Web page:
We’re not talking just about Madam Justice Lori Douglas, the Canadian jurist whose nude photos surfaced on the internet. This message goes out to male judges too.
Like Pennsylvania judge Douglas Gummo, 42, who was arrested after he was apparently discovered naked, wrapped in nothing but a bed sheet, trying to access the hotel room (and maybe more?) of a female colleague….
* Still more benchslappery, this time from the Second Circuit. Professor Nita Farahany wonders whether Judge Gary Sharpe “may have missed a few important days of his genetics class in high school or in college.” [Law and Biosciences Digest]
* In other federal judicial news: I’ve never bought into the silly claim that Clarence Thomas is the jurisprudential puppet of Antonin Scalia — and Linda Greenhouse’s analysis of the Term thus far confirms CT’s independence from AS. [Opinionator/ New York Times]
We’ve discussed this before, but now there’s more to report. You know any semblance of bipartisan civility has broken down when one justice on the Wisconsin Supreme Court calls the chief justice a “bitch” and vows to “destroy” her.
That would be shocking language if it was bandied about in a courthouse in the Bronx, but it’s just another day of state politics in Wisconsin. I’m telling you, we’re going to have to station the USS Inside Voices Please in the Great Lakes to chill this state out…
* Sorry Wisconsin, but Judge Sumi’s going on vacation, so you can take your bargaining rights and stick ‘em where the sun don’t shine. Man, I hope she’s going to a place where the sun does shine. [Wisconsin State Journal]
* An NBA referee is suing a sportswriter over a tweet made during a Timberwolves/Rockets game. Seriously? You can’t call a foul just because someone hurt your feelings. [St. Paul Pioneer Press]
* Quinnipiac Law: where being convicted of fraud is a pre-req for employment as the registrar. I guess they must have a work from home option, since Mary Ellen Durso is under house arrest. [Hartford Courant]
* Should all buildings that were damaged in the September 11th attacks be declared landmarks? Probably not — after all, Century 21 was damaged, and that’s just a landmark for crappy couture. [Reuters]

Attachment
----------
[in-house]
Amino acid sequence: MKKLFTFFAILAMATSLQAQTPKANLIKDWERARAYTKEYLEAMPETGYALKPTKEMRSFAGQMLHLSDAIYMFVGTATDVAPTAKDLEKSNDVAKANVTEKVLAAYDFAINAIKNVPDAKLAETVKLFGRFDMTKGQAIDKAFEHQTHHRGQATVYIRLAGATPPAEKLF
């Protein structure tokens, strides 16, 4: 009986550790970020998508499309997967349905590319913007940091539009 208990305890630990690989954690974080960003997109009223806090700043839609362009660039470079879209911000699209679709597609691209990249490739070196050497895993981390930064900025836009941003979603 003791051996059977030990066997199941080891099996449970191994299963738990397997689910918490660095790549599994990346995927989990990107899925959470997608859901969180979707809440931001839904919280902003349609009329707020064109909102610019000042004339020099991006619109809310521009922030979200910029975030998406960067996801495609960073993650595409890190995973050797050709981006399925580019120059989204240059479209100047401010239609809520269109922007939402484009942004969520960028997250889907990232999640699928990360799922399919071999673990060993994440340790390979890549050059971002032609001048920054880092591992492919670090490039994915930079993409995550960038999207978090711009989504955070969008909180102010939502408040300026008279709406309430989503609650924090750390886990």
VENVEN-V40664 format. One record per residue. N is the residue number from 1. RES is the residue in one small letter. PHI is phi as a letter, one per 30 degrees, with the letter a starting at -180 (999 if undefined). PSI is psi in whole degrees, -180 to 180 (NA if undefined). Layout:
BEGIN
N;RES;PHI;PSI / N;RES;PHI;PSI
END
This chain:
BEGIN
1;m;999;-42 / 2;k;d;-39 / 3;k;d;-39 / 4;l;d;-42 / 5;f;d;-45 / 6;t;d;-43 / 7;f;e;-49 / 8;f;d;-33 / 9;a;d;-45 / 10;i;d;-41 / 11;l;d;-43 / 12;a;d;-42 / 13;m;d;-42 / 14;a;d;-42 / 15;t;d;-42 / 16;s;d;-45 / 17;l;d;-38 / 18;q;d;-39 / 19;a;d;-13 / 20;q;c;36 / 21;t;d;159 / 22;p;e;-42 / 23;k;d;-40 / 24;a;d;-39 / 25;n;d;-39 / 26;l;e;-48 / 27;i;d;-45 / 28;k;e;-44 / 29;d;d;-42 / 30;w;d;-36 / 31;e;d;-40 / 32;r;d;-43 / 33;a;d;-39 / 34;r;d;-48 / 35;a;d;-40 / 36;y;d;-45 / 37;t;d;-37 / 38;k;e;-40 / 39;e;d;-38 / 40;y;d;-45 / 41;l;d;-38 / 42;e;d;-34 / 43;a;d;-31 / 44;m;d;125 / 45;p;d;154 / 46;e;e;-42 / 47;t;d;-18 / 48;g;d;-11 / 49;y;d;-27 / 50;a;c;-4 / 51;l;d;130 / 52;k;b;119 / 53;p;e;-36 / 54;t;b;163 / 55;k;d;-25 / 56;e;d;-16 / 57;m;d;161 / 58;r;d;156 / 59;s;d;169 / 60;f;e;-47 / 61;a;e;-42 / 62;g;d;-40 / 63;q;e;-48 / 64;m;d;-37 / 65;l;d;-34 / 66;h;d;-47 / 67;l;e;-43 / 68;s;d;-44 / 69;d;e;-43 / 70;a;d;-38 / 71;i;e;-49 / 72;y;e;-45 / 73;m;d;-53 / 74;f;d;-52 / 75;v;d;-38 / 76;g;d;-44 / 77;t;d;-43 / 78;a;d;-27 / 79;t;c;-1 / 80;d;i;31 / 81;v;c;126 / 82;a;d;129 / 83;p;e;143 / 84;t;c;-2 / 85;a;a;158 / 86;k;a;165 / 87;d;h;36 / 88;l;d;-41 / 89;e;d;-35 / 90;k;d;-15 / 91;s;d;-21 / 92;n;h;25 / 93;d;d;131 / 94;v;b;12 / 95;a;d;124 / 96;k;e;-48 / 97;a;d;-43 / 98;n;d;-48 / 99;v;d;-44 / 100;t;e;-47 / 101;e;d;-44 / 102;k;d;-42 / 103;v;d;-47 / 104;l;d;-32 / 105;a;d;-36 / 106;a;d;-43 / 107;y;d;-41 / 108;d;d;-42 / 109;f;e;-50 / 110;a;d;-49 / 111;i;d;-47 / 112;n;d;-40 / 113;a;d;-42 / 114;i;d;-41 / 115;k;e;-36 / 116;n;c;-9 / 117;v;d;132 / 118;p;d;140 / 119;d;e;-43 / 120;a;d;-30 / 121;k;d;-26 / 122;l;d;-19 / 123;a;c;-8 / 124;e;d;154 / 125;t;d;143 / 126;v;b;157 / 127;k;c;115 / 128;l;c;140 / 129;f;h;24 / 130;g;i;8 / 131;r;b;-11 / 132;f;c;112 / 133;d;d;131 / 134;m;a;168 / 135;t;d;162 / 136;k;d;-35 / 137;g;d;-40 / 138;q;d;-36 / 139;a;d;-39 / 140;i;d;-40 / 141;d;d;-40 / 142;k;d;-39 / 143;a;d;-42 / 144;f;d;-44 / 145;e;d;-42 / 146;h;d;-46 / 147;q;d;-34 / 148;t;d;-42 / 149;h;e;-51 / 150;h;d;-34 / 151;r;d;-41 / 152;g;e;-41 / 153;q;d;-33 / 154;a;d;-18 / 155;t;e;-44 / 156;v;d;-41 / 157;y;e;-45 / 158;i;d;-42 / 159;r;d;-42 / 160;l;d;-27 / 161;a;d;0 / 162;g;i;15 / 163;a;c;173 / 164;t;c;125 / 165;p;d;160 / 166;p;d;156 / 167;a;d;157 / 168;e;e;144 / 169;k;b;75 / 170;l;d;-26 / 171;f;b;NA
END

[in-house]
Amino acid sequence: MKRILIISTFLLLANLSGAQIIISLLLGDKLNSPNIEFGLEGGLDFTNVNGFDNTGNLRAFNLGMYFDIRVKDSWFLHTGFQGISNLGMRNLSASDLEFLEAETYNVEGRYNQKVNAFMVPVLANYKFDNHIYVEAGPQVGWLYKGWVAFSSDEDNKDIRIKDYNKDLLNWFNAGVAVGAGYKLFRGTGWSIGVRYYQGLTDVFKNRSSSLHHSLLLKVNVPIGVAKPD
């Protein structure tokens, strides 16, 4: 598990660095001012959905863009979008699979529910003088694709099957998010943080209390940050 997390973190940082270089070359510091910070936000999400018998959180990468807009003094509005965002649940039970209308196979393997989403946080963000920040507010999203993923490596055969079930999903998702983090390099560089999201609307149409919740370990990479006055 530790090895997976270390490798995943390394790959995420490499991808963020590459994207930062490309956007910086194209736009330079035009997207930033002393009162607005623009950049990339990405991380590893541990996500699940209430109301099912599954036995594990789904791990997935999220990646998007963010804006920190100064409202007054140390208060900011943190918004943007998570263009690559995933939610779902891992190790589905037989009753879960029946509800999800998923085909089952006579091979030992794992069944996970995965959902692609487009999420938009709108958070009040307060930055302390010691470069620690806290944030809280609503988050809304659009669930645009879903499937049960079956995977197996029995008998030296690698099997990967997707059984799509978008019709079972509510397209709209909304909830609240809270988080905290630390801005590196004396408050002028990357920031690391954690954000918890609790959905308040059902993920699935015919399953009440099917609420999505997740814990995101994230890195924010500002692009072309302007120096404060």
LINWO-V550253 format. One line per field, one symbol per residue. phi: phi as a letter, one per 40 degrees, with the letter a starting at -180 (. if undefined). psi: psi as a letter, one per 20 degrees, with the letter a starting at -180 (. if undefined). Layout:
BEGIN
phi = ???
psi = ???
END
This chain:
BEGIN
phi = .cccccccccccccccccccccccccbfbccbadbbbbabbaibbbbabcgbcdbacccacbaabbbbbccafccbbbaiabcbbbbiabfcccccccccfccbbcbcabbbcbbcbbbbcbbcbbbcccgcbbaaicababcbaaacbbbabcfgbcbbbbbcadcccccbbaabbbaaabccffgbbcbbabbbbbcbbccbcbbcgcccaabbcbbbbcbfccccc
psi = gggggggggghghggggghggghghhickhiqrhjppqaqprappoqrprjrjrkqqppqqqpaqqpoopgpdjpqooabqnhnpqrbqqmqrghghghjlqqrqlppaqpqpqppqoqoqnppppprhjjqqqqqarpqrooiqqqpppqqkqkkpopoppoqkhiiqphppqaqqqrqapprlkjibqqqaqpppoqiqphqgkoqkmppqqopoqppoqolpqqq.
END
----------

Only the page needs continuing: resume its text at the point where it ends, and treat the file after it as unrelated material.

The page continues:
Capturing Somali pirates.
* Arr, me matey. Five Somali pirates were forced to walk the plank. Okay, not really, but it was the first time in 190 years that a U.S. jury convicted a defendant of the peg-legged kind of piracy. [CNN Justice]
* Because common sense is hard for some lawyers, you probably shouldn’t advise your clients to break into their foreclosed homes. You probably shouldn’t break in on their behalf, either. [ABA Journal]
We live in the age of ulcer-inducing, never-ending budget cuts. It’s surprising, though, when the chopping block can help the government achieve some progress, instead of just slicing its legs off.
And what do you know? We happen to have recent news of that sort from the New York Unified Court System.
Last week, Chief Judge Jonathan Lippman proposed to cut $100 million from the $2.7 billion 2011-2012 state court budget. But his plan doesn’t just take money away from cute little babies and helpless lawyers. If Lippman gets his way, a big chunk of the cuts will come from implementing mandatory e-filing statewide.
Why didn’t this happen years ago? Way to make lemonade, Judge!
Is Wisconsin experiencing the worst Super Bowl hangover ever?
Is there a huge difference between living in a North African country and living in the state of Wisconsin right now? Can somebody please send in Richard Engel to conduct an interview with a bearded lumberjack making a barricade out of cheese?
In case you haven’t been following along (and I understand that it’s not as exciting as the next Charlie Sheen interview), Wisconsin no longer has a functioning government. I’m not exaggerating. The Republican Governor, Scott Walker, and the Republican legislature basically want to take away the right of unions to collectively bargain.
In response, Democrats have fled the state. Again, I’m not exaggerating here. Instead of allowing democracy, however disagreeable the outcome, to play out, 14 Democratic legislators have simply decided not to play. They’ve fled, preventing the legislature from getting together a quorum to vote on Walker’s budget.